Award-winning Australian author Anita Heiss loves Canberra. “I think Canberra is underrated,” she said. “There…
In a world where we are connected now more than ever, how is it that so many women and girls still find themselves so isolated and lacking confidence within their own communities?
Heidi Zajac is one Canberra gal doing everything she can to cook up the perfect recipe to connect these very females around the world but more specifically in Canberra and Timor Leste (East Timor), defying both distance and language barriers to empower, inspire and facilitate friendships.
And she’s founded it on the one thing that we are all familiar with — cooking and food.
Following a chance meeting with a group of Australian women looking to establish a YWCA in East Timor in 2012, Heidi realised just how little she knew about the country including that half the population live in poverty and made her first trip that same year to our tumultuous neighbour where she lived with a local Timorese woman, Mana Berta, and her family to learn more about the processes needed to integrate the organisation.
Yet despite an age difference of just two years, Heidi says another role emerged — in the kitchen — where she not only shadowed Berta but marvelled at her mastery with food and flavour.
Heidi fell in love with not only the culture of her newfound friend but a passion to discover how women from vastly different cultures had so much in common and how they could be brought together.
“We discussed recipes and began to share stories, [while] coming to know one another’s upbringing and families,” says Heidi.
“I began to see food and cooking as levellers between Berta and I. Both of us were teaching and both of us were discovering.”
It was through this exchange that Heidi realised she could use cooking as a tool to bring women together and create a space conducive to women forming connections.
It also became the very foundation that would see Heidi’s cooking project become a reality.
The funding allowed for a second trip to Timor Leste where Heidi was introduced to new women in Berta’s community — both Timorese and foreigners — and where she delved further down the path of community development and creating small scale but meaningful change.
“Cooking Circles has a vision that women and girls are confident in their worth and abilities,” says Heidi.
“Through the groups, women demonstrate leadership when they host or lead a Cooking Circle. Their knowledge and skills are validated by talking about cooking, food, flavours and sharing recipes with others.
“Together these elements are building blocks for self-actualisation and self-confidence.”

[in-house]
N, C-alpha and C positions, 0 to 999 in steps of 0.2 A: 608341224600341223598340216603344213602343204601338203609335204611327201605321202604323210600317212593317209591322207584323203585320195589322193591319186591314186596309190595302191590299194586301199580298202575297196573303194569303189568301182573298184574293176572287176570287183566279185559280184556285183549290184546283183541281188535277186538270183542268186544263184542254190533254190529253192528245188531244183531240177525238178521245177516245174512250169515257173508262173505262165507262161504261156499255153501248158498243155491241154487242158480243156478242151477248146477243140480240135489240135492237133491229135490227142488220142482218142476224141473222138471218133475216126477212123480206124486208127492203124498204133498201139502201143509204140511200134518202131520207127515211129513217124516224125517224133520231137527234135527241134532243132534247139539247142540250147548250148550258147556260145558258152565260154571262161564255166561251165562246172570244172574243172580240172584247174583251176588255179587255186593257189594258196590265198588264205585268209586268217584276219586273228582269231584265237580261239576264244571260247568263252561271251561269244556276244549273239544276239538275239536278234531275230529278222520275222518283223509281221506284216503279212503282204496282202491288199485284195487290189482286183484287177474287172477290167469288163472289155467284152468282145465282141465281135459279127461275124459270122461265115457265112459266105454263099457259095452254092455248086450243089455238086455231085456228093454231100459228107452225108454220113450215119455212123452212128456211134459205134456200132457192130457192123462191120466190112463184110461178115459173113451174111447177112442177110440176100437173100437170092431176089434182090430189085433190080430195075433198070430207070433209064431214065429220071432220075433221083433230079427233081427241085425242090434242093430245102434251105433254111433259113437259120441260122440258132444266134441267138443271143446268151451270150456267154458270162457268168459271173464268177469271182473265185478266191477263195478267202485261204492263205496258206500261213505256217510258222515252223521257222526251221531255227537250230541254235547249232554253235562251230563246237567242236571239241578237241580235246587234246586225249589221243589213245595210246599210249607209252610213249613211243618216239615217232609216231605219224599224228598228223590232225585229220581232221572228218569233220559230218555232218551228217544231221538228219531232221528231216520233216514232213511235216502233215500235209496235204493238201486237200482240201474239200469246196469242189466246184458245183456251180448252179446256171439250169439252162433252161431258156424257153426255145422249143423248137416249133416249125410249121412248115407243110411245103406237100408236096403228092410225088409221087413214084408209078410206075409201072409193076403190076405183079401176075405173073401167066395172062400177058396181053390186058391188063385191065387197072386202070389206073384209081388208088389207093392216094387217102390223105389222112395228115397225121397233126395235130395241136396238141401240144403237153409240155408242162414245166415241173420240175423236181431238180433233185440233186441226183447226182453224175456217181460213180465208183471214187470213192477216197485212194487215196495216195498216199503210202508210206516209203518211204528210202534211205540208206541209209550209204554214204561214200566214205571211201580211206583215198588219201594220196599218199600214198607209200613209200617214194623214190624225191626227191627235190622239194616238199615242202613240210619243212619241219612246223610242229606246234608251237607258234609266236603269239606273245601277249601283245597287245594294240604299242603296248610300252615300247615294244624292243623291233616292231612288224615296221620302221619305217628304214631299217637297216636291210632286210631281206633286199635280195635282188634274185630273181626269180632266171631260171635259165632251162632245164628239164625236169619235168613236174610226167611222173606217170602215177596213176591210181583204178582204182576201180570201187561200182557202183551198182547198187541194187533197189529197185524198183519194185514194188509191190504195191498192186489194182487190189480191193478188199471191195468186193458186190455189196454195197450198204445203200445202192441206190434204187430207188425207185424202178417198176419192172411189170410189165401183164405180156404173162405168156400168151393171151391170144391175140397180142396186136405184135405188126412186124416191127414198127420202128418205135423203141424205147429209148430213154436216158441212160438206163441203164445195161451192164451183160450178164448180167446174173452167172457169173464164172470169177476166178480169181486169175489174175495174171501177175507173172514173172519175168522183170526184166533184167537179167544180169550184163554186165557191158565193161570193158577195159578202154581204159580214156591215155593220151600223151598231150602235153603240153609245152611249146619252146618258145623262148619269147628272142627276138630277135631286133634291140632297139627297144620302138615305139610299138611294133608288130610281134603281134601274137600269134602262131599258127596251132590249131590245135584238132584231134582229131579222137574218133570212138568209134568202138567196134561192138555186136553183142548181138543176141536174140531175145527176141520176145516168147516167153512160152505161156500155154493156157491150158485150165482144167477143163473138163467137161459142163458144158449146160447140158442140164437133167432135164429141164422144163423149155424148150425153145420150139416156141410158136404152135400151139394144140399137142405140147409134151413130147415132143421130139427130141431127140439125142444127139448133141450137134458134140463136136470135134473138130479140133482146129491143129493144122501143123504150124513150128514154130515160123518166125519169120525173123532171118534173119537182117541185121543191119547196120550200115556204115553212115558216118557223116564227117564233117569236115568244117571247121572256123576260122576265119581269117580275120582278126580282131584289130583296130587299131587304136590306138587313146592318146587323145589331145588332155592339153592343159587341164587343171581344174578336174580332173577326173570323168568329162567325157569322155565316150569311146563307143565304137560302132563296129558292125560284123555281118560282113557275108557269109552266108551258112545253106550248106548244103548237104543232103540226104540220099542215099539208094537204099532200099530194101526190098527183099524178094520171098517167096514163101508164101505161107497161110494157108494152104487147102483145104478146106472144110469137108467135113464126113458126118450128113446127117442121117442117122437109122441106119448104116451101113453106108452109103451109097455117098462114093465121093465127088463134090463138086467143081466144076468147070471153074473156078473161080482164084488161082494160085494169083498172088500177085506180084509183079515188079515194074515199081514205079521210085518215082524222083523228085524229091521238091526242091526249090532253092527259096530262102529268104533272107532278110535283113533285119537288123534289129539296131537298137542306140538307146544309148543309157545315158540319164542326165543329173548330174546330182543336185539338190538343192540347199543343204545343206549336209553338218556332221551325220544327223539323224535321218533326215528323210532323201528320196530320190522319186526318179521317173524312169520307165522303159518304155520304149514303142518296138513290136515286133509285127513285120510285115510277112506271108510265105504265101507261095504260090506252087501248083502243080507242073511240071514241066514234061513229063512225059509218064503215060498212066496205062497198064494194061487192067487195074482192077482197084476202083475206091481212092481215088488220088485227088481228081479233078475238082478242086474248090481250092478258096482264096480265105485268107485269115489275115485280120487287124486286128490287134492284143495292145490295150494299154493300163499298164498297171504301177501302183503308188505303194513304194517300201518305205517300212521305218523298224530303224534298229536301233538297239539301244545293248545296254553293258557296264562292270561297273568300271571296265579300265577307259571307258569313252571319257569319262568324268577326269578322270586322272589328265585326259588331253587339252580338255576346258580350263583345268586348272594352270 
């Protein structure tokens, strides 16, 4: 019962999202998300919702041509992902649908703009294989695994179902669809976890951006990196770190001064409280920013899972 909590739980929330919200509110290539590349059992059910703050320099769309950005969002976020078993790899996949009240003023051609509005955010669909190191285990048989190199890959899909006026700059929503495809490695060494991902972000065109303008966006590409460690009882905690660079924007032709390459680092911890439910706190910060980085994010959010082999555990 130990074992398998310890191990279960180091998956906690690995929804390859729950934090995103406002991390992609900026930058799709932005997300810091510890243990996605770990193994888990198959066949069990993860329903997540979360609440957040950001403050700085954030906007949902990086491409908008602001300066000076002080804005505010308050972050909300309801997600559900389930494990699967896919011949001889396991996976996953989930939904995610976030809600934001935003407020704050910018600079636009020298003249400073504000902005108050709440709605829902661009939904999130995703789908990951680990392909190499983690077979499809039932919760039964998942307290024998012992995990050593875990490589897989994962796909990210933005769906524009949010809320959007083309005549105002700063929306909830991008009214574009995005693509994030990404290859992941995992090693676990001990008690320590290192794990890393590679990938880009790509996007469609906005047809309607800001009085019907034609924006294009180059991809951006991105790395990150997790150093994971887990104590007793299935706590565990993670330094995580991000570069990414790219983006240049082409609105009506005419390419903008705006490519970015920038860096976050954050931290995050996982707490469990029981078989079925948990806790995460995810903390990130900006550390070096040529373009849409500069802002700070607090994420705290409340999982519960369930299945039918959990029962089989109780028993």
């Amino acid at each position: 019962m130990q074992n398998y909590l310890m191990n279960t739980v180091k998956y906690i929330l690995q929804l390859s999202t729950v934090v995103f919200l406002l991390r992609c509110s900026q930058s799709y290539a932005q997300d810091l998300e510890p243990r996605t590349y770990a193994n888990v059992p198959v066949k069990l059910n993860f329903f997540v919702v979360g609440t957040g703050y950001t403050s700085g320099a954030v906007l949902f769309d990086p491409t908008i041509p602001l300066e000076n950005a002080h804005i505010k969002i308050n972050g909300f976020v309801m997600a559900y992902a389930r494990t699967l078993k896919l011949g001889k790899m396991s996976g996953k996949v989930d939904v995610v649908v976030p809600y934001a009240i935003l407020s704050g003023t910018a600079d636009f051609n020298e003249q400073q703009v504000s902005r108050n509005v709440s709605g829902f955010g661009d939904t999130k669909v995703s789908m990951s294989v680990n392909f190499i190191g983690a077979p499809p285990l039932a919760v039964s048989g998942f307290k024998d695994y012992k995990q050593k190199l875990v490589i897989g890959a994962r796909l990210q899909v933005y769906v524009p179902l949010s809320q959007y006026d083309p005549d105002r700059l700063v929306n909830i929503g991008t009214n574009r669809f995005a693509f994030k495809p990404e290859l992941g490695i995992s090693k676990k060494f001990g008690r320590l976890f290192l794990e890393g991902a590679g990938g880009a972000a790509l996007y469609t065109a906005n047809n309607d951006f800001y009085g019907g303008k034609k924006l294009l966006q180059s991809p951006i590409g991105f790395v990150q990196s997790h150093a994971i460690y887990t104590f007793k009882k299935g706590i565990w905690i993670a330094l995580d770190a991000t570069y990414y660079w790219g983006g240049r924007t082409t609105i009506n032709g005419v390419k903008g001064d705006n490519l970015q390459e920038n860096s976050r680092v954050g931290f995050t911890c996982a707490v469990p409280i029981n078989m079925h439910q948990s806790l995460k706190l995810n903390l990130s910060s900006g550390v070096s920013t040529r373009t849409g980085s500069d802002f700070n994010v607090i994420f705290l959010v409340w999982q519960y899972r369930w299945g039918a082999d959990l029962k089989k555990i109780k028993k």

Twelve months on and Heidi’s Cooking Circles have been nominated for the Anti Poverty Awards; an award recognising the work of passionate young Australians tackling inequality and injustice in Australia and abroad.
Says Heidi, the nomination alone has already helped to increase the profile of Cooking Circles and with it, a depth of understanding between Australian and Timorese women.
“The Awards are important purely for the attention they bring to the affliction of poverty in both local and international communities alike,” says Heidi.
“To those of us who have never experienced poverty, we tend to think of [it] as living without enough money to get by which of course it includes but people also live in poverty if they live without rights and freedoms in their communities and society.”
If she wins, Heidi says she’ll return to Timor Leste for the next stage of Cooking Circles.
“I’m hoping to work with the women whom I’ve connected with in Timor Leste including Bertha, to hold cooking classes at a local NGO for women in Dili,” she says.
“There is further research and recording to be done among the Timorese ex-pat community of women living in Australia to gather more information and stories about Timorese food. Research wil also be done in Timor Leste as well with a mix of local NGOs, small businesses, farmers and rural families.”
Special events such as this Saturday’s fundraiser will help to continue Heidi’s work and support women’s empowerment, human rights and Timor Leste. Cooking Circles are open to all Canberra women whether to eat, cook or just support others.
Cooking is universal and connects us in a way that goes beyond gender, age or race; it brings us together in good times and bad, and it’s happening right here in our very own kitchens.
To support Heidi and Cooking Circles, head across to the Anti Poverty Awards and place your vote here.
Join Cooking Circles
Women in Canberra are invited to join a Cooking Circle (or two) and connect with other women in the community. The groups are very diverse and vary in age, family, profession and lifestyle. Groups meet in the community centre at Kingston for lunch every Wednesday and dinners once a month. Other groups run from our homes, usually for dinners.
Cooking Circles is holding a dinner to fundraise for the Alola Foundation established by Kirsty Sword Gusmão in 2001 to work with women and children in Timor Leste.
What: Alola Foundation Cooking Circles Fundraiser
When: 5pm-8pm Saturday 19 September
Where: Currie Crescent Community Centre — The Canberra Baptist Church, Kingston
How much: $25 per person. RSVP is essential to email@example.com
Web: www.cookingcircles.org or find Cooking Circles on Facebook.